sandyThe (Short) Story of My Life

I could begin this biography by telling you when I was born. Let’s just say, “Yes, I was!” Time, especially to children, means nothing. I once remember telling my 4th grade elementary school class that I was 96. To my horror, they believed me!

I grew up on a farm north of Garden City, Kansas. My playgrounds stretched from the yard to the fields and out into the pasture. I climbed every tree on the place, but my favorite prairie tree was the windmill. I loved to shinny to the top and feel the wind surge through the blades and pump the water from deep within the ground. It seemed that I was in rhythm with the very heartbeat of the earth.

On my Kansas playground I became whatever our play called for--a pirate, a cowboy, an Indian, a jungle explorer, a posse rider, a member of the Jesse James Gang--this is where my stories were born.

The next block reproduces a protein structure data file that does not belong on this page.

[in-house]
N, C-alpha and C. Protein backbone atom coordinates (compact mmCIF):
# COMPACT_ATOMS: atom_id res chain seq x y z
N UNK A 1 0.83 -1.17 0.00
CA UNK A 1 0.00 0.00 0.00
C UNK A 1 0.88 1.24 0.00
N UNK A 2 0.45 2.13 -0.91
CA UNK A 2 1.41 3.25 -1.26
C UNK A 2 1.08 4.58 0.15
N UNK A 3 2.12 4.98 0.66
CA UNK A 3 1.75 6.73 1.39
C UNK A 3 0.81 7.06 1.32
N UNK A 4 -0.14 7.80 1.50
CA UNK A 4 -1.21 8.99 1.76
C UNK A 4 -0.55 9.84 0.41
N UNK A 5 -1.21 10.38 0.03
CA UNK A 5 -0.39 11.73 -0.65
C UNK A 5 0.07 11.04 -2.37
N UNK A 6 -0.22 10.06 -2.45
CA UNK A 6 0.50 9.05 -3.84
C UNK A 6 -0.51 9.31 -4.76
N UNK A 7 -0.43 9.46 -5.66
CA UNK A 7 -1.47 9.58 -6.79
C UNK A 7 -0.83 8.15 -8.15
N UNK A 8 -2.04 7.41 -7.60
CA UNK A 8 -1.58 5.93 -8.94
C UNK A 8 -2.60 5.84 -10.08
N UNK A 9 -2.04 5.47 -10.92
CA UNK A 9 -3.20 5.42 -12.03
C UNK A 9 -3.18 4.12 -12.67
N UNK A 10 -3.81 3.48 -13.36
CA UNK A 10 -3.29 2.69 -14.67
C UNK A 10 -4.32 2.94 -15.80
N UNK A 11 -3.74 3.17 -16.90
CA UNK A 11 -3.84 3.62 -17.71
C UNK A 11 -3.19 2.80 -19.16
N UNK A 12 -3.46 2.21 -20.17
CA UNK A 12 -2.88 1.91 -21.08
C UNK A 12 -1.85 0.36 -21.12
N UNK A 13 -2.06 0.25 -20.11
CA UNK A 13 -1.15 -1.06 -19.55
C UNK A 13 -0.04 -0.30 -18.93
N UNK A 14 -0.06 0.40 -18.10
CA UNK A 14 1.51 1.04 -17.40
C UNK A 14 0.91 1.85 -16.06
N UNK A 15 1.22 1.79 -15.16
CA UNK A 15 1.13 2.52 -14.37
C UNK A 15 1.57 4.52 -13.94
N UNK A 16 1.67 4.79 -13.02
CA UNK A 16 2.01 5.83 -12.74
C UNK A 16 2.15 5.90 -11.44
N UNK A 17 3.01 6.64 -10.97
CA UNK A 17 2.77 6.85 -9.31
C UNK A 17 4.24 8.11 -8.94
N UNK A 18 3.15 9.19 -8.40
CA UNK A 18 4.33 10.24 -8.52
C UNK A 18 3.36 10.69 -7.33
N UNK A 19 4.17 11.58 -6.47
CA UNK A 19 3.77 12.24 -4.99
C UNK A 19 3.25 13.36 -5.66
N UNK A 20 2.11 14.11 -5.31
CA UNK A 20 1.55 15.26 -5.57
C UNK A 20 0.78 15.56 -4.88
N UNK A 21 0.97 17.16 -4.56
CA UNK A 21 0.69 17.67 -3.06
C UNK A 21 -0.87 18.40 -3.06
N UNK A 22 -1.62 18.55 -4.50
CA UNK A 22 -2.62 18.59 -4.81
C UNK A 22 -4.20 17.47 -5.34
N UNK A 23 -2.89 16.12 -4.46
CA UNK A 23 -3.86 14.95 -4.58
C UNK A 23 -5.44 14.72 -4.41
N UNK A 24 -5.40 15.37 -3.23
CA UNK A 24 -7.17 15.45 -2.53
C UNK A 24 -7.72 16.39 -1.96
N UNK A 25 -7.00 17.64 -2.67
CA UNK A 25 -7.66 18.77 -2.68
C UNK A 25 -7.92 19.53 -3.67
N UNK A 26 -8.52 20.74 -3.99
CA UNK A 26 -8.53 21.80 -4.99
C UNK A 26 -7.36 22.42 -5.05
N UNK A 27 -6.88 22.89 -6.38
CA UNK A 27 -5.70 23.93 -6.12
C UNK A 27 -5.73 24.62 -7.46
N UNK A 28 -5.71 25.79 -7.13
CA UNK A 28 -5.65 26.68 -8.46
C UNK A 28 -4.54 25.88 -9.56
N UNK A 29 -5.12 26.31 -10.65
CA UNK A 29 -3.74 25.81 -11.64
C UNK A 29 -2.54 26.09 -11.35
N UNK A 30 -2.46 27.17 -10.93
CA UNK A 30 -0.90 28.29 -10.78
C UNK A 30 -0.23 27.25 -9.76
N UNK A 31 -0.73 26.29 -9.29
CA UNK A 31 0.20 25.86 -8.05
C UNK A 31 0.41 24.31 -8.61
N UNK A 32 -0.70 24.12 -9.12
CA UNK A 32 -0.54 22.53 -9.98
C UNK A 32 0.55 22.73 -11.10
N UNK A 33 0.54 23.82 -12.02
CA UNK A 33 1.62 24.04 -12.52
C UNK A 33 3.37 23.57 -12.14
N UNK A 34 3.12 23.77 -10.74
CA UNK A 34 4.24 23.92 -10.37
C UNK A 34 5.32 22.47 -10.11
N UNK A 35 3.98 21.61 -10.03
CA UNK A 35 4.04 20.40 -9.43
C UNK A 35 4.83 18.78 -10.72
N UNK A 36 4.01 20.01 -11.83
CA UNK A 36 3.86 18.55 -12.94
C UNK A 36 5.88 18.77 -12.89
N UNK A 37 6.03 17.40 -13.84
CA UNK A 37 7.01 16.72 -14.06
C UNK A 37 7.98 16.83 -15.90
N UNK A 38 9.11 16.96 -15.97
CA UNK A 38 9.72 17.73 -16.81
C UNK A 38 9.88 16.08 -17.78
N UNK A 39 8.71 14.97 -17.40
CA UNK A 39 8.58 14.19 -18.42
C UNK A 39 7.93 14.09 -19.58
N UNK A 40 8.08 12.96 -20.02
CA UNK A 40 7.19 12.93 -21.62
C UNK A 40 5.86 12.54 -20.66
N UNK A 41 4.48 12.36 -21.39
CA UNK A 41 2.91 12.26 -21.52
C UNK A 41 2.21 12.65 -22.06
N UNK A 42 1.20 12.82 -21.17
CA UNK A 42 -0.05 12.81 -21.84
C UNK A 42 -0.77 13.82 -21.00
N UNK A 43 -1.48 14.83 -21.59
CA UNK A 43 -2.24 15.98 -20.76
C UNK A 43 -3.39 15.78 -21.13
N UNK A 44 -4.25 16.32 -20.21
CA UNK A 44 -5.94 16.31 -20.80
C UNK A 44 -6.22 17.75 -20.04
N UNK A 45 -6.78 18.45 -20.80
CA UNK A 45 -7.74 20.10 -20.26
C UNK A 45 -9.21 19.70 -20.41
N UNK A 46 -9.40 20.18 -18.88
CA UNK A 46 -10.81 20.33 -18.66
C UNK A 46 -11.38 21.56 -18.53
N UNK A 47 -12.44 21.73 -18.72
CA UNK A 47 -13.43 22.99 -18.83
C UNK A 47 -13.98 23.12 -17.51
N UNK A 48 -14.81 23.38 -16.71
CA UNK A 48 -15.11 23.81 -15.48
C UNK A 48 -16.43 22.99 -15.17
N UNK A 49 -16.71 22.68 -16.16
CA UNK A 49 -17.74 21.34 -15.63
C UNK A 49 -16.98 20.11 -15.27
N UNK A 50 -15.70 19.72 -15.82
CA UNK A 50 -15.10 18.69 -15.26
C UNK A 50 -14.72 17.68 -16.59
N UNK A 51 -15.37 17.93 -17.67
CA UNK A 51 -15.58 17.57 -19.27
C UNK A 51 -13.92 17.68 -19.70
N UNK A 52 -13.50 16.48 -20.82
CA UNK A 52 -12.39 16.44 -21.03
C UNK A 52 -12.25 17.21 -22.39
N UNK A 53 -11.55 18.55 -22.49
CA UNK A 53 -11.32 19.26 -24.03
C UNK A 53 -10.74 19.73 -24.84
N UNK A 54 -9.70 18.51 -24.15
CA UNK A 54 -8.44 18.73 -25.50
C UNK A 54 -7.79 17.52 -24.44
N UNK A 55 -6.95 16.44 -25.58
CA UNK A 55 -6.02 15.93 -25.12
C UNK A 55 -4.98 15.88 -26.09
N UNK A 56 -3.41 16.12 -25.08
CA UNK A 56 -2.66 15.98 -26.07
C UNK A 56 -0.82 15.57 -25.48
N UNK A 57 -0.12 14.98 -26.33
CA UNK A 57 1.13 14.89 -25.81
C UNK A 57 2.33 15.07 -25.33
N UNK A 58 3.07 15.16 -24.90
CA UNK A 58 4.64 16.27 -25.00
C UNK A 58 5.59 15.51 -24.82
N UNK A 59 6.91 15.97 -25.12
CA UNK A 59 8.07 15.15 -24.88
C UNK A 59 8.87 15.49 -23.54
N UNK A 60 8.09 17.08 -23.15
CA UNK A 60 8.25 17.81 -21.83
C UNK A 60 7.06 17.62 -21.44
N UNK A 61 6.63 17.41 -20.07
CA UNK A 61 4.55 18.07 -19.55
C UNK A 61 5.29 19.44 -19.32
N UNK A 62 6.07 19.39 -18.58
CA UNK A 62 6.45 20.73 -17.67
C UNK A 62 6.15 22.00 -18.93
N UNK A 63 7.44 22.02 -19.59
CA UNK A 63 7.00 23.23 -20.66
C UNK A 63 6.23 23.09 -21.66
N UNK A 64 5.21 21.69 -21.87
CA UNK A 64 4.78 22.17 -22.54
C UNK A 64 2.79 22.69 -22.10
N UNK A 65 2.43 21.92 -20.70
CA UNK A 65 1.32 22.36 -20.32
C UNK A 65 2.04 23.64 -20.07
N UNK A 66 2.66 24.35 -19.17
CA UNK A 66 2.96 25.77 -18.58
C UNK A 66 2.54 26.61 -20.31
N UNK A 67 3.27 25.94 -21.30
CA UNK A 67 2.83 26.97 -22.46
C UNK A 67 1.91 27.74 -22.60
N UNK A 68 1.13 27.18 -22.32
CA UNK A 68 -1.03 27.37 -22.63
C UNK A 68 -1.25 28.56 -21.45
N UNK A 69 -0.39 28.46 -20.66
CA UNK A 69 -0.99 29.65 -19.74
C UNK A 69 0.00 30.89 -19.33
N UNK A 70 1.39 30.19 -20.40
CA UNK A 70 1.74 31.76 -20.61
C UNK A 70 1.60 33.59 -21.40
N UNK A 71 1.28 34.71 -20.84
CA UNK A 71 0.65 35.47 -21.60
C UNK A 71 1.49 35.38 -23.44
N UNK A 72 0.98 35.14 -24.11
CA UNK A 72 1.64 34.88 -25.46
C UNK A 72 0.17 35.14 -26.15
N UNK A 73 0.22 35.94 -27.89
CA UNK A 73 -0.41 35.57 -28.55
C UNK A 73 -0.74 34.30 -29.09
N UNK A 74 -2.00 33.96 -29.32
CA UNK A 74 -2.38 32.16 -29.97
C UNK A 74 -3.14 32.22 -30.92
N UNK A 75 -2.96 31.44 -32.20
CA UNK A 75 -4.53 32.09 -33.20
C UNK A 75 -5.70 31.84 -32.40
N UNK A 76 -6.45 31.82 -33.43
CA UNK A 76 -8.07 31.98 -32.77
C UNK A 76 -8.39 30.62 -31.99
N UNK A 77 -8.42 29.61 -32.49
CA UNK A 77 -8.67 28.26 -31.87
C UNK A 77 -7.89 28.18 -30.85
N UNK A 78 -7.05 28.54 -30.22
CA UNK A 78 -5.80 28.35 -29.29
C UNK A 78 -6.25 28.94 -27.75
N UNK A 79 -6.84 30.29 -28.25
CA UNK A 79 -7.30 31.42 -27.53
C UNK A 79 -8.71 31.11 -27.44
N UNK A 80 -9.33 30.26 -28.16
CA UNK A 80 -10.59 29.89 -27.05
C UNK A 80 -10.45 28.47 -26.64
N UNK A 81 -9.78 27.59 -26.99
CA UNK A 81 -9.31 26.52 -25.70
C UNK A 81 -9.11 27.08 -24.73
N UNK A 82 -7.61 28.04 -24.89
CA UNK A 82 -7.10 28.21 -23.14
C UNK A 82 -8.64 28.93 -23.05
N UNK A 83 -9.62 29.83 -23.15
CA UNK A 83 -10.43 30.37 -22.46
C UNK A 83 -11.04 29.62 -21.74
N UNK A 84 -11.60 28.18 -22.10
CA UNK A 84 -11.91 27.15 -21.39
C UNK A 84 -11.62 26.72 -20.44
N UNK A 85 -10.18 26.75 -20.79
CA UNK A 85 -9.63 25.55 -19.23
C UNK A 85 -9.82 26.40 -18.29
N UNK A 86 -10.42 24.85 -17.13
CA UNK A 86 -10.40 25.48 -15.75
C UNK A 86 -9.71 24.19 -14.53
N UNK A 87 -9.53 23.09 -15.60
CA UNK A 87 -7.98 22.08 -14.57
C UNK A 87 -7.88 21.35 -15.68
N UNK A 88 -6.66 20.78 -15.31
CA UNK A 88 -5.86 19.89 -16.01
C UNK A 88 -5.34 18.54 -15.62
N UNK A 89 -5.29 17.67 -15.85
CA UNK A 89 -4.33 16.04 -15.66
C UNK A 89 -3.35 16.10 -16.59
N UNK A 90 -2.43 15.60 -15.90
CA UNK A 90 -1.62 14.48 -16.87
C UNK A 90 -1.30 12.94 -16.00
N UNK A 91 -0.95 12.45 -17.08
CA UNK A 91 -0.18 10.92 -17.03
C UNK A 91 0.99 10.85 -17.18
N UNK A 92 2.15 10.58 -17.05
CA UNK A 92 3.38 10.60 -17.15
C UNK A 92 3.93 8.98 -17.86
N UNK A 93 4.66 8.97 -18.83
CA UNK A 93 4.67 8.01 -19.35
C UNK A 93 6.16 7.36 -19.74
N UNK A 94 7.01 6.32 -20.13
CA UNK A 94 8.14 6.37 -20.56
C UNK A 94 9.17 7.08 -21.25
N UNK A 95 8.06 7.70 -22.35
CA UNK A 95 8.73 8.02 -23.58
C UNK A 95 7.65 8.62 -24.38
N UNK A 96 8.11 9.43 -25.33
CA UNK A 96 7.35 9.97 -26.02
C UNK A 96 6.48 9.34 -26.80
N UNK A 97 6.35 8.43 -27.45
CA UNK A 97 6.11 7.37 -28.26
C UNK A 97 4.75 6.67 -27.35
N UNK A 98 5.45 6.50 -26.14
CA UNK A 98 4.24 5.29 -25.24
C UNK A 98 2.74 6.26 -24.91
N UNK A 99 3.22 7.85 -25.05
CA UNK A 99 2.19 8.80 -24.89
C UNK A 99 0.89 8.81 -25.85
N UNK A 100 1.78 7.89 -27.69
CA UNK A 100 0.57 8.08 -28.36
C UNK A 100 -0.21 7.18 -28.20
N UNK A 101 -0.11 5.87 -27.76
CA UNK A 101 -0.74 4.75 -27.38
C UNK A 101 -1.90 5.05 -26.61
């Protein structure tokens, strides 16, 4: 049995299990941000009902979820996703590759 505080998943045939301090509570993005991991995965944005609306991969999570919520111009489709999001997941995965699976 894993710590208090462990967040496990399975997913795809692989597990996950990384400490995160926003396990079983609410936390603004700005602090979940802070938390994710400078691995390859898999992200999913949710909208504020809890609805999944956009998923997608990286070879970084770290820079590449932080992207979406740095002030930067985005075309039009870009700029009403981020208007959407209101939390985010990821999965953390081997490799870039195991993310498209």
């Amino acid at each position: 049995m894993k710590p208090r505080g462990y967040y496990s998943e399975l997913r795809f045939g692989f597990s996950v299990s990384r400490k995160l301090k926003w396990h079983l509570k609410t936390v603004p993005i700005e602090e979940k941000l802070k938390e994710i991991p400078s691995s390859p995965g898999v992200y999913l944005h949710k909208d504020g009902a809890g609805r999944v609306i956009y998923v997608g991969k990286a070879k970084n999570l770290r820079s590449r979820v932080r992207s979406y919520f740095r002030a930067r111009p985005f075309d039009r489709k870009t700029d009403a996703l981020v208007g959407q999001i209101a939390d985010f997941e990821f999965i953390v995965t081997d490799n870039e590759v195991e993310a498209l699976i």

I think that I have always written. I still have a poem that I penned around third grade. In junior high I wrote while I daydreamed in my classes. In high school I wrote for our school newspaper. I wrote while driving the tractor or the wheat truck as my dad’s farmhand. I wrote in college. I wrote. I wrote. I wrote. And I write.

In 1977 the most dashing man waltzed into my life and swept me off my feet into a world of happily ever after. God chose him to be a pastor and we have been in the ministry for twenty-six years. As a result of my husband’s ministry I have had the joy of speaking to women at meetings, Mother-Daughter teas and retreats. I have written many skits just for these occasions. Even there, God uses me to write. I didn’t know that he could do that. What wonderful surprises he has given me.

God has blessed my husband Greg and me with four children. They have been the subjects of many of my children’s picture books. It’s a joke around our house that if you do it, Mom will write about it! However, I can be bribed into adding, “The names have been changed to protect the guilty!”